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2nd training for RU and BY NGOs on chemicals management issues

29-30 June, St. Petersburg, Russia


Chemicals in consumer products, by Katrin Juhanson
090629_st_petersburg_kj (5.04 MB)

Substitution of hazardous chemicals, by Zita Dudutytė
090629 St Petersburg Zd (4.67 MB)

Eco-labelling, by Christian Ege
090629 St Petersburg Ce (12.49 MB)

Pesticides – food, agriculture and reduction, by Christian Ege
090629 St Petersburg Ce Pesticides (552 kB)

Examples of substitution, by Christian Ege
090629 St Petersburg Ce Substitution (10.36 MB)

Reach, by Zita Dudutytė, BEF
090629 St Petersburg Zd Reach (8.41 MB)

GHS - Globally Harmonized System of Classification and Labelling of Chemicals, by Zita Dudutytė, BEF
090629 St Petersburg Zd Harmonized (3.42 MB)


Programme, May 2009 by The Ecocouncil, Denmark

29 June


Intro to 2nd training program for participants


Participants round – questions from 1st training


Presentation from participants – meetings with authorities


Coffee break


REACH - Zita

  • NGO work in pre-phase: EEB-WWF-Greenpeace-FOE-coordination. WWF Detox Campaign
  • Substances, products, articles,
  • Registration and evaluation
  • Authorisation, substitution and restriction
  • Candidate list (CMR, PBT, vPvB, substances of equal concern)
  • SIN list (NGO alternative list following the same REACH-criteria)

Material: and „Navigating REACH” and “Using REACH outside Europe”

Pesticides and farming - Christian
EU legislation and the Danish Pesticide Action Plan
Material: Danish Pesticide Use Reduction Programme - to Benefit the Environment and the Health“, or in Russian

Pesticides in food

Group work I:
Discuss what could be the elements of a campaign in Russia/Belarus on pesticides:

  • pesticides as a threat to the environment (terrestrial, surface water, ground water)
  • health: residues in food
  • organic agriculture versus reduction of pesticide use in conventional agriculture




Chemicals managing system – classification and labelling

  • Globally Harmonised System (GHS) by 2009



Group work II:
Make a role play, where each member of the group play a role – as NGO-activist, “ordinary” consumer, conventional farmer, organic farmer, officials from the Ministry of Environment and the Ministry of Agriculture, politician.




Case - Consumer products - Katrin

a) nickel and allergy
b) electronics – hazardous substances in products and waste – ROHS and WEEE directive – waste export to less developed countries – can easily be related to school children, because they are interested in electronics – computers, mobile phones etc. The Basel convention on export of hazardous waste.
Comics for children/youth:
a) Nickel BBC-news 1999:
b) Electronics: Greenpeace: “Switching On to Green Electronics” and “Toxic Tech: Not in our Backyard – summary” and “Poisoning the poor. Electronic waste in Ghana”


Coffee break


Consumer products continued
group work:
Discuss the elements of a campaign on consumer products, especially towards children and young people. How can chemicals in consumer products – nickel or electronics – be included in teaching of children and young people? (Both is about products used by children and young people – trinkets (cheap jewellery), clothes, mobile phones, computers etc.)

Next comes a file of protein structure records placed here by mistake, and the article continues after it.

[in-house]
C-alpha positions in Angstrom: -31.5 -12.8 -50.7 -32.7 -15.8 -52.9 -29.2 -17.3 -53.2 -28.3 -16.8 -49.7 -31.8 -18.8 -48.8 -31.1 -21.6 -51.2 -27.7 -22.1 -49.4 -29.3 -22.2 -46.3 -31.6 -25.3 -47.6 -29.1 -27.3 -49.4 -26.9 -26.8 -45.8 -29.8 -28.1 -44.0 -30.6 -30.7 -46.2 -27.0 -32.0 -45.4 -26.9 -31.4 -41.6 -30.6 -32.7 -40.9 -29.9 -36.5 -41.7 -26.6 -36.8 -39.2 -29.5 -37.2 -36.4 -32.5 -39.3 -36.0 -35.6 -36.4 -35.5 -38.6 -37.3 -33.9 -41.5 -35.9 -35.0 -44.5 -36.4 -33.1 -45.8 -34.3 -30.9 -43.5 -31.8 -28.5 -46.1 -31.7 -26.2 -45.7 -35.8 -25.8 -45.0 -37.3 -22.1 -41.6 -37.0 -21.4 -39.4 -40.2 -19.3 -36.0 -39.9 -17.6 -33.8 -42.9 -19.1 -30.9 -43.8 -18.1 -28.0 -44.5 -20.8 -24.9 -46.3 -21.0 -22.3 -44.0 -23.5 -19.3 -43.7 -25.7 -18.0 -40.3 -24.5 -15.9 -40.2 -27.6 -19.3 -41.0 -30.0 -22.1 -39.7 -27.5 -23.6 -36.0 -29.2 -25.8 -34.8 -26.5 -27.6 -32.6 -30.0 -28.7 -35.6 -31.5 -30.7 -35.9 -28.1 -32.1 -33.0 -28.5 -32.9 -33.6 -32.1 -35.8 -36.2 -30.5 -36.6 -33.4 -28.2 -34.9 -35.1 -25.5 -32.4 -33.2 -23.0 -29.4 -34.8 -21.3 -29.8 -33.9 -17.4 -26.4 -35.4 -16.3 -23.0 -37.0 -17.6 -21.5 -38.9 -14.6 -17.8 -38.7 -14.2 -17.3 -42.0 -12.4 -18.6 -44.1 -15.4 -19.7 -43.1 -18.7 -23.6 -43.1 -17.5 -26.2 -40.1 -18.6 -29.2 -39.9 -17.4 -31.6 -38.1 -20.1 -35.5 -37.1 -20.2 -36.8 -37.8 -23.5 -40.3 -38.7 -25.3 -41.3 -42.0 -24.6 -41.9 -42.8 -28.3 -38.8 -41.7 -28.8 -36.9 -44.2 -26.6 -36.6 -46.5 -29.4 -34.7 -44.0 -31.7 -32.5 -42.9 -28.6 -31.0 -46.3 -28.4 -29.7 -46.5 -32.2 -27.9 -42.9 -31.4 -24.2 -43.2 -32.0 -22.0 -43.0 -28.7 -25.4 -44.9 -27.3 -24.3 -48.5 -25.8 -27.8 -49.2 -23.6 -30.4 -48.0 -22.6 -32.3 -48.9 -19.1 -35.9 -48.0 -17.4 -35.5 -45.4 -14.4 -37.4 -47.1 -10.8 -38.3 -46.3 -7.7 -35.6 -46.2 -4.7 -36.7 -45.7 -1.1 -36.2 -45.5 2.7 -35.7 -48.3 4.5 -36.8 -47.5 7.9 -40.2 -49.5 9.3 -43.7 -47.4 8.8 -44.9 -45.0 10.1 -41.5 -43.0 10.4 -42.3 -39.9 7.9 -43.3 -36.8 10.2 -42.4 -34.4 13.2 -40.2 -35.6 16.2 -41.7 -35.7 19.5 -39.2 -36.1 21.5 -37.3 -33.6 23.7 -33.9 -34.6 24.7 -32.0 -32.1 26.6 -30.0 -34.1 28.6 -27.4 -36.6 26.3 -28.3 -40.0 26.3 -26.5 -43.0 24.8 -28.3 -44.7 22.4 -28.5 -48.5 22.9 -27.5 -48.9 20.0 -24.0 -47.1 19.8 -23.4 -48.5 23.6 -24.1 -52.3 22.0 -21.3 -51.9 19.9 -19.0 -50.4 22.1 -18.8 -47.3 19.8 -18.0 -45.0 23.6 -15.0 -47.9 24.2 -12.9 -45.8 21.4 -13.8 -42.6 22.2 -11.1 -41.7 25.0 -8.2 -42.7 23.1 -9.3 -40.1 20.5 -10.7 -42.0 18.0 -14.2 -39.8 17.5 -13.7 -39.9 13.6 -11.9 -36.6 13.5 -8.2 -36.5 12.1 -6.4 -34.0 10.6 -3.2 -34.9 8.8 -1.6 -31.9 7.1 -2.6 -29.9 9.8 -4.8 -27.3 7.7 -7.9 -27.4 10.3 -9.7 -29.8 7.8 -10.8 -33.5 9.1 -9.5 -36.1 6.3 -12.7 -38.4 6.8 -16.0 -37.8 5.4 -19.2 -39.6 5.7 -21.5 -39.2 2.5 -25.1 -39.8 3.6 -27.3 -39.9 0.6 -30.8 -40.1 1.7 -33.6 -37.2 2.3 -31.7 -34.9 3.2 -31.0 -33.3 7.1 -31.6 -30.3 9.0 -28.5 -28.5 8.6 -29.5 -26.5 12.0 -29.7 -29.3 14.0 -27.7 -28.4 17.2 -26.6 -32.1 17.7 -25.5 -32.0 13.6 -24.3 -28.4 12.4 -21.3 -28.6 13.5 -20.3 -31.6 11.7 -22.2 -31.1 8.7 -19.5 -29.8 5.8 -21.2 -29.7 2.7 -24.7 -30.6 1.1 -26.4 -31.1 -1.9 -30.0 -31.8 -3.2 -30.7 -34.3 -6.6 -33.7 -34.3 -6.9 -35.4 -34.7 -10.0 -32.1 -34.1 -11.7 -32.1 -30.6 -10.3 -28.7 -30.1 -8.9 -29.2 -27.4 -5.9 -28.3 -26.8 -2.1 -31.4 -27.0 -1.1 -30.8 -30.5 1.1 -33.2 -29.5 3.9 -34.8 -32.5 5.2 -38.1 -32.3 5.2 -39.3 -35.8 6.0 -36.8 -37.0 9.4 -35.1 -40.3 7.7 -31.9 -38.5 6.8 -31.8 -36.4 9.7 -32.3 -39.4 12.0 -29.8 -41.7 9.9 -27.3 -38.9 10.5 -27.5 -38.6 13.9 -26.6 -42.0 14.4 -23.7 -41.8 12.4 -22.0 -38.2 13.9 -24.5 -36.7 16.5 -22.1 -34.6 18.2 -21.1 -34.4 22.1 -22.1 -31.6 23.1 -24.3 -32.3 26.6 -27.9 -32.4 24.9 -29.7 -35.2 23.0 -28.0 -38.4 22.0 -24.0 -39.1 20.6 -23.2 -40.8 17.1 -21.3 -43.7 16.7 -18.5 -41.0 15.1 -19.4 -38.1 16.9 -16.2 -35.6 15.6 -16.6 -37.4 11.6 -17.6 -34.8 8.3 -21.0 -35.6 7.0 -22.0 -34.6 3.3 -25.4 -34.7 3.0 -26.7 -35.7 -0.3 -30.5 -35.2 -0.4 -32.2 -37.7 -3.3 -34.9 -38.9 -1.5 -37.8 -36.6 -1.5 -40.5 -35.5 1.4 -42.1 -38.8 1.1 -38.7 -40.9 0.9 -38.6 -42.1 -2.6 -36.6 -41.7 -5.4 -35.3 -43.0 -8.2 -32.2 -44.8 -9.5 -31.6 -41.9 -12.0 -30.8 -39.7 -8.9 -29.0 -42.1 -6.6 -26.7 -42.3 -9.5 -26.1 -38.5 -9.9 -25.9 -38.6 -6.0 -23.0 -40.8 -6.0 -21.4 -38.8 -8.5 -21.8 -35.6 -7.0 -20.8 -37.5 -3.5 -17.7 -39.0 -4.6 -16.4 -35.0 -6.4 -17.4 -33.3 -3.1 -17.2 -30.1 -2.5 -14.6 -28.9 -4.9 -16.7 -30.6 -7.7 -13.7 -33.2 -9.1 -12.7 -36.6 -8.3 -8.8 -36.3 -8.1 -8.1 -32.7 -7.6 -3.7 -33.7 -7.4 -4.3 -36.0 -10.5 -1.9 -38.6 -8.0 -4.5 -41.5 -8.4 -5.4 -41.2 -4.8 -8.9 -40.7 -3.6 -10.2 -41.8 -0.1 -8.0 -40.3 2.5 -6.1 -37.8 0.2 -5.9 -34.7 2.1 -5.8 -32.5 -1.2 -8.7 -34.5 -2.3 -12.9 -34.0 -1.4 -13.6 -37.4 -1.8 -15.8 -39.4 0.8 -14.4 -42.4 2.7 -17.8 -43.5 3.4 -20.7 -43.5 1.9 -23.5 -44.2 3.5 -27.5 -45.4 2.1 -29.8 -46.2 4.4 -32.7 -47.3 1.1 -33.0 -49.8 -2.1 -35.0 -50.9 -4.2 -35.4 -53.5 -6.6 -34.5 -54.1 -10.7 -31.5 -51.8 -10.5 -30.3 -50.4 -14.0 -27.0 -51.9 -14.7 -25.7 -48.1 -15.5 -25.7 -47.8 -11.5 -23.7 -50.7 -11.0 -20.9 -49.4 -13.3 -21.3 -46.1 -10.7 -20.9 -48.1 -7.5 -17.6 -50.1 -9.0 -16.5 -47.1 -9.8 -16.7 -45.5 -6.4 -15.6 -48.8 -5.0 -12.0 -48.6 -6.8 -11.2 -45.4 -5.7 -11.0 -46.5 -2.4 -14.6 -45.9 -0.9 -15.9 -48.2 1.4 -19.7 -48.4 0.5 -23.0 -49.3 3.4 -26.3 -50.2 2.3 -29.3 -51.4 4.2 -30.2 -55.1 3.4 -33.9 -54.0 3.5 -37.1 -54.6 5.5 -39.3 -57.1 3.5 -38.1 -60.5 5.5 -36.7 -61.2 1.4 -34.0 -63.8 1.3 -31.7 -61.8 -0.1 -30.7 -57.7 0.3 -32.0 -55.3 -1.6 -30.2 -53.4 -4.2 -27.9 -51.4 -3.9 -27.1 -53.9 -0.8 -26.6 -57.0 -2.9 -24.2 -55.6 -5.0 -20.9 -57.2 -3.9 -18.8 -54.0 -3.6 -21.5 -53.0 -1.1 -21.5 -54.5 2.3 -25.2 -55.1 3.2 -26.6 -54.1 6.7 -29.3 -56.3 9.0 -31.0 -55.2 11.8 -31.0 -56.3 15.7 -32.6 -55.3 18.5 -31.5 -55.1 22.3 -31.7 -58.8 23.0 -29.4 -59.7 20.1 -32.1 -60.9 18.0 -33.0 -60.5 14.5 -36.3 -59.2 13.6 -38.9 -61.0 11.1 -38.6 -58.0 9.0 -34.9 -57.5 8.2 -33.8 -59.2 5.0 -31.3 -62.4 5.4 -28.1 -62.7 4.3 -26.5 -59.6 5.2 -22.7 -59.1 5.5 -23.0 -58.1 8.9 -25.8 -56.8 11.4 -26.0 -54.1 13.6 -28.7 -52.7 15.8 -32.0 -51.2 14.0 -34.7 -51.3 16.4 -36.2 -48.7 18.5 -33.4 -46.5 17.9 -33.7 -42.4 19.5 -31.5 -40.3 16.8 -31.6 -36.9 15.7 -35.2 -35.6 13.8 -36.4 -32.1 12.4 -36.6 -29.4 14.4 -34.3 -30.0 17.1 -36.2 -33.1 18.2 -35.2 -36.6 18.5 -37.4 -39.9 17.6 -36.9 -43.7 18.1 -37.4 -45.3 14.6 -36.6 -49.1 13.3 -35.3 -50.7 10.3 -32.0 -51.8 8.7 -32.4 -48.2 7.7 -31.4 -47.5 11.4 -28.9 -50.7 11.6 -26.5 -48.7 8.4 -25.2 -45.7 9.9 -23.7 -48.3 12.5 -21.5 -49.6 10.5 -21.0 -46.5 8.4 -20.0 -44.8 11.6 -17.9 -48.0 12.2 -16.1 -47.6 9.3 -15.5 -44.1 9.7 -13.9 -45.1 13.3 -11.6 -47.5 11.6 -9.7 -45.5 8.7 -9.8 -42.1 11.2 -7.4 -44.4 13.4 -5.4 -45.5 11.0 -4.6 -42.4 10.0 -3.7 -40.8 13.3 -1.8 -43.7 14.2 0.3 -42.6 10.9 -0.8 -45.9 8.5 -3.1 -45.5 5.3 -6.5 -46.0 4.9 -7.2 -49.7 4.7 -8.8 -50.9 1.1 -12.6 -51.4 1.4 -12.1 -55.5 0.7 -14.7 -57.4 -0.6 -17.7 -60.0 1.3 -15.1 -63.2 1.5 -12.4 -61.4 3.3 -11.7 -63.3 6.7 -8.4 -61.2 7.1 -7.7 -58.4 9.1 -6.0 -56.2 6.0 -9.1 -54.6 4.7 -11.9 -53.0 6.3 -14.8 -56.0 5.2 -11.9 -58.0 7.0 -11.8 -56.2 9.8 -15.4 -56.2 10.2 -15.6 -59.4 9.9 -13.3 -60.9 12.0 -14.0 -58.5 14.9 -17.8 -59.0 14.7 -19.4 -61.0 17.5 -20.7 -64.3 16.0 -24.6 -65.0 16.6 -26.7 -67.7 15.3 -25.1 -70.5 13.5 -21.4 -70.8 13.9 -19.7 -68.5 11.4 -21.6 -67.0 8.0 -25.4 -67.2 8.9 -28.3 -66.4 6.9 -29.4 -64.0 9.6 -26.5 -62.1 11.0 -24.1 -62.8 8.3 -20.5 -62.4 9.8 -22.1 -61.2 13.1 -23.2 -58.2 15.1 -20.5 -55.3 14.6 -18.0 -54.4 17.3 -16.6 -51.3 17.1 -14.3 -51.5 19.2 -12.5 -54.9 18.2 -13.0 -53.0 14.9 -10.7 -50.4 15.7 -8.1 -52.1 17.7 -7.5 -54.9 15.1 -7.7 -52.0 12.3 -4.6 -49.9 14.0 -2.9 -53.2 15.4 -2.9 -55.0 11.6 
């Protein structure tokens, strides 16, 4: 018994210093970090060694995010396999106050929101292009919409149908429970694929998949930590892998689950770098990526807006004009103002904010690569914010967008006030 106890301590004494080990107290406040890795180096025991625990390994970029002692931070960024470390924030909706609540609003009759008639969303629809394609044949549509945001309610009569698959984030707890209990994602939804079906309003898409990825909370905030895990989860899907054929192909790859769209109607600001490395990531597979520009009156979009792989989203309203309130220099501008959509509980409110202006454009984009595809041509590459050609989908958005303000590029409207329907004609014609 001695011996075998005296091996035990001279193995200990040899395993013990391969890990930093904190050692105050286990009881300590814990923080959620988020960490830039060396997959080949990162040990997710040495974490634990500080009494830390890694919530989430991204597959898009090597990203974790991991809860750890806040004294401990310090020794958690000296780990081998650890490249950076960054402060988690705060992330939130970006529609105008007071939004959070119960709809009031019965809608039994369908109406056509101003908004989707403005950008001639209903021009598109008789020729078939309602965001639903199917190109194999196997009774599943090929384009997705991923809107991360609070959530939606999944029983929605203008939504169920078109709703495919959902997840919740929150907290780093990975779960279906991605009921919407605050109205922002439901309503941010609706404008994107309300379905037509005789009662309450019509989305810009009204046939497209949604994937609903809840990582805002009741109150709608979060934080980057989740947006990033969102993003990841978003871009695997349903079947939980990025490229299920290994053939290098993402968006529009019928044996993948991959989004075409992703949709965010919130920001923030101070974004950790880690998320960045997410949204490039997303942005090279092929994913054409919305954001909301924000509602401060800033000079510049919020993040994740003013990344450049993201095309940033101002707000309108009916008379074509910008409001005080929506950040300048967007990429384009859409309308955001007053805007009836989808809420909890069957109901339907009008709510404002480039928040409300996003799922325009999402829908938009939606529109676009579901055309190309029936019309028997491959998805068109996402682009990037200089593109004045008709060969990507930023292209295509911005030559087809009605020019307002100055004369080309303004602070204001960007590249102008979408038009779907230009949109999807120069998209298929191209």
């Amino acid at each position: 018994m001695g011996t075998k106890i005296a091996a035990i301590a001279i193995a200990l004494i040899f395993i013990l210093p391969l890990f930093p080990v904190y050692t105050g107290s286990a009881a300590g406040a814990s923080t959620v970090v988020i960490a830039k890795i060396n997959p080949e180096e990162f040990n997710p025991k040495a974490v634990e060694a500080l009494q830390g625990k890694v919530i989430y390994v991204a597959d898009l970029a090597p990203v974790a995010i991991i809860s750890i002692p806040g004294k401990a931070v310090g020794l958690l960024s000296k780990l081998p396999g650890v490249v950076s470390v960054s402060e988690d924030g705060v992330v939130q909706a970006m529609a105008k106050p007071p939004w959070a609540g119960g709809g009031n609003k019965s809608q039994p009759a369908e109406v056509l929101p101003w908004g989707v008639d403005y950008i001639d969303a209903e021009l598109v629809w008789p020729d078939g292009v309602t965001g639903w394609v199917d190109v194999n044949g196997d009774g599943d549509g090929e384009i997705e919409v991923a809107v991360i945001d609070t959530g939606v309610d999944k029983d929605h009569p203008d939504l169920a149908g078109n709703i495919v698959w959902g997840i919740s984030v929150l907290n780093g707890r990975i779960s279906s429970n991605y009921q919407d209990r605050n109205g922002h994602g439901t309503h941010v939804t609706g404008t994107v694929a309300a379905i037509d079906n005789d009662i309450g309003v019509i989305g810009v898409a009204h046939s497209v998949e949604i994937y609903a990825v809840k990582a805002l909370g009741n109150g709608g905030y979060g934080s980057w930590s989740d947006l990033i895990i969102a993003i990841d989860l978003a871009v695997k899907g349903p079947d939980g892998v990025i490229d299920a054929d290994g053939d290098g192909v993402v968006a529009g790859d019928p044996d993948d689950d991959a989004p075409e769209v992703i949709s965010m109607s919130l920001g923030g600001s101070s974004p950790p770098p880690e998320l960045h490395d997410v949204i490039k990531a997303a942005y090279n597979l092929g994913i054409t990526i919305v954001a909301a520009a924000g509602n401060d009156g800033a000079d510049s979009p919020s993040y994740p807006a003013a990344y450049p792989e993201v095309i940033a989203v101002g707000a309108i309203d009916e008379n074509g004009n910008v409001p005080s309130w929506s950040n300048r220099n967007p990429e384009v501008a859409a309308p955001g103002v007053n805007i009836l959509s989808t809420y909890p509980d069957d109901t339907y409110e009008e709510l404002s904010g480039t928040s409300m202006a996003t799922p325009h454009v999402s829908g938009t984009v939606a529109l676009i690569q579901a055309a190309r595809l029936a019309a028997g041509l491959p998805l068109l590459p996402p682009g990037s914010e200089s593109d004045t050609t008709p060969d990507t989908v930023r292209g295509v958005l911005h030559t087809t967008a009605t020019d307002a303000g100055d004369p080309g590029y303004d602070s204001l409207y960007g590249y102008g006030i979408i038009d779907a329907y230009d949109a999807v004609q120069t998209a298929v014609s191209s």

Open questions, discussions


End of the day


30 June


Questions from yesterday


Eco-labelling – Christian
The European Flower and the Nordic Swan

  • Ideas and principles of eco-labelling

Case: Chemicals and water environment

  • Illustrate eco-labelling by the example of house hold chemicals - how to avoid hazardous substances in washing and cleaning chemicals
  • Eco-labelling for products with and without phosphates according to national legislation
  • Synergy with other legislation

Group work:
Discuss if you would like to propose eco-labelling being introduced in your countries – and if you do, should it be an existing scheme (EU Flower; Nordic Swan, German Blue Angel? How do you see advantages and disadvantages? Will there be a broad interest among consumers? If not, could eco-labelling be a show-off, where producers can point at eco-labelled products and say: the consumers are not interested – they are fully satisfied with the present products on the market.

Material:Greening the house hold chemicals – Danish contribution to the REC-project”Consuming green”
2004 Greening Houshold Chem (280.71 kB)
EU_commission: What is the eco-label


Coffee break


Substitution: - Zita and Christian
Substitution can benefit a) the environment, b) health of the general public and c) working environment

  • Mandatory and voluntary substitution. Bans on very hazardous substances – the Stockholm convention
  • Ways of substitution: To another chemical or re-designing to avoid chemicals.
  • Principles of substitution (and the risk of substituting to a chemical as dangerous as the former).

Material: “Hazardous Chemicals Can Be Substituted”
0601_subst_uk (1.94 MB)- chapter 2 + 3.1




Case: Industry (NKT and KymiRens from the book listet below)

  • How was the substitution done,
  • What are the benefits
  • Ideas to substitute: links

Material: the book mentioned above, chapter 5.5 and 5.11


Open questions, discussions – how to develop projects and find partners, wishes for the 3rd training, participants tasks before 3rd training


End of the training


Extra material for inspiration on
Children and consumers:
Healthier environment for children:
Information to pregnant women:


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